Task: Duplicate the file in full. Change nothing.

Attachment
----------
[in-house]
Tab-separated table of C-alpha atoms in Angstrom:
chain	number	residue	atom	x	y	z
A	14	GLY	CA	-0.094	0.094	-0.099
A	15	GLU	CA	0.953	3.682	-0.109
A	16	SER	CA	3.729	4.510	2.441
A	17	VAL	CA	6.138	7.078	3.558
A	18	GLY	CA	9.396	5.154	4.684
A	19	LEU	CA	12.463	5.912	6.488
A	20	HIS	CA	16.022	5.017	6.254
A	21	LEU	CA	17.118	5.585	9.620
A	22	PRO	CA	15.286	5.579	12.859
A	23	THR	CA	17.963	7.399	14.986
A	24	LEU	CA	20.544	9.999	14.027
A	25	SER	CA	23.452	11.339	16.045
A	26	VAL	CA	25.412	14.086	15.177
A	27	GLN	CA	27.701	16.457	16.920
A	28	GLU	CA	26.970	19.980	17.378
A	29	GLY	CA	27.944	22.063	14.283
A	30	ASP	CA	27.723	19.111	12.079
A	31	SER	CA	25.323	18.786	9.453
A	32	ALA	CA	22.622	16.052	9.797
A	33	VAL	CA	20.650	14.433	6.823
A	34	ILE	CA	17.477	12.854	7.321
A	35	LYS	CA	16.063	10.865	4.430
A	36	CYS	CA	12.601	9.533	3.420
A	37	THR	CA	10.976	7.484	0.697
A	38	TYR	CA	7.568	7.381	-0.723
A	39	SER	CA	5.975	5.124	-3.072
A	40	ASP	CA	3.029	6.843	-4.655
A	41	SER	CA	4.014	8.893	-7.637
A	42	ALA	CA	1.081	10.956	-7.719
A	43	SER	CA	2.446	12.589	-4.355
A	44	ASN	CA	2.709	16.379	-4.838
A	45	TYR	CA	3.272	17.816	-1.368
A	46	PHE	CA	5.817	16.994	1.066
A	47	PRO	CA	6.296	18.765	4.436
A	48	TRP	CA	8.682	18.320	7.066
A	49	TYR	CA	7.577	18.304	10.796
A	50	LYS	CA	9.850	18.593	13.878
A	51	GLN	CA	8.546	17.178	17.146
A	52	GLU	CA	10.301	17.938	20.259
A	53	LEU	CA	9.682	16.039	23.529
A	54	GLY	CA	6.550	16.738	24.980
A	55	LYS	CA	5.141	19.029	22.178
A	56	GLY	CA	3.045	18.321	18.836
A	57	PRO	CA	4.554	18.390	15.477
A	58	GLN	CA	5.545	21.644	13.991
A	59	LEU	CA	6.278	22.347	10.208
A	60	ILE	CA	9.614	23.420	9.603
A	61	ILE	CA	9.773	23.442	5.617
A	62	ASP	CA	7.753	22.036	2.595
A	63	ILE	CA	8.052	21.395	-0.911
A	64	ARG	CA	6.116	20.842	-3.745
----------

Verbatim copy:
[in-house]
Tab-separated table of C-alpha atoms in Angstrom:
chain	number	residue	atom	x	y	z
A	14	GLY	CA	-0.094	0.094	-0.099
A	15	GLU	CA	0.953	3.682	-0.109
A	16	SER	CA	3.729	4.510	2.441
A	17	VAL	CA	6.138	7.078	3.558
A	18	GLY	CA	9.396	5.154	4.684
A	19	LEU	CA	12.463	5.912	6.488
A	20	HIS	CA	16.022	5.017	6.254
A	21	LEU	CA	17.118	5.585	9.620
A	22	PRO	CA	15.286	5.579	12.859
A	23	THR	CA	17.963	7.399	14.986
A	24	LEU	CA	20.544	9.999	14.027
A	25	SER	CA	23.452	11.339	16.045
A	26	VAL	CA	25.412	14.086	15.177
A	27	GLN	CA	27.701	16.457	16.920
A	28	GLU	CA	26.970	19.980	17.378
A	29	GLY	CA	27.944	22.063	14.283
A	30	ASP	CA	27.723	19.111	12.079
A	31	SER	CA	25.323	18.786	9.453
A	32	ALA	CA	22.622	16.052	9.797
A	33	VAL	CA	20.650	14.433	6.823
A	34	ILE	CA	17.477	12.854	7.321
A	35	LYS	CA	16.063	10.865	4.430
A	36	CYS	CA	12.601	9.533	3.420
A	37	THR	CA	10.976	7.484	0.697
A	38	TYR	CA	7.568	7.381	-0.723
A	39	SER	CA	5.975	5.124	-3.072
A	40	ASP	CA	3.029	6.843	-4.655
A	41	SER	CA	4.014	8.893	-7.637
A	42	ALA	CA	1.081	10.956	-7.719
A	43	SER	CA	2.446	12.589	-4.355
A	44	ASN	CA	2.709	16.379	-4.838
A	45	TYR	CA	3.272	17.816	-1.368
A	46	PHE	CA	5.817	16.994	1.066
A	47	PRO	CA	6.296	18.765	4.436
A	48	TRP	CA	8.682	18.320	7.066
A	49	TYR	CA	7.577	18.304	10.796
A	50	LYS	CA	9.850	18.593	13.878
A	51	GLN	CA	8.546	17.178	17.146
A	52	GLU	CA	10.301	17.938	20.259
A	53	LEU	CA	9.682	16.039	23.529
A	54	GLY	CA	6.550	16.738	24.980
A	55	LYS	CA	5.141	19.029	22.178
A	56	GLY	CA	3.045	18.321	18.836
A	57	PRO	CA	4.554	18.390	15.477
A	58	GLN	CA	5.545	21.644	13.991
A	59	LEU	CA	6.278	22.347	10.208
A	60	ILE	CA	9.614	23.420	9.603
A	61	ILE	CA	9.773	23.442	5.617
A	62	ASP	CA	7.753	22.036	2.595
A	63	ILE	CA	8.052	21.395	-0.911
A	64	ARG	CA	6.116	20.842	-3.745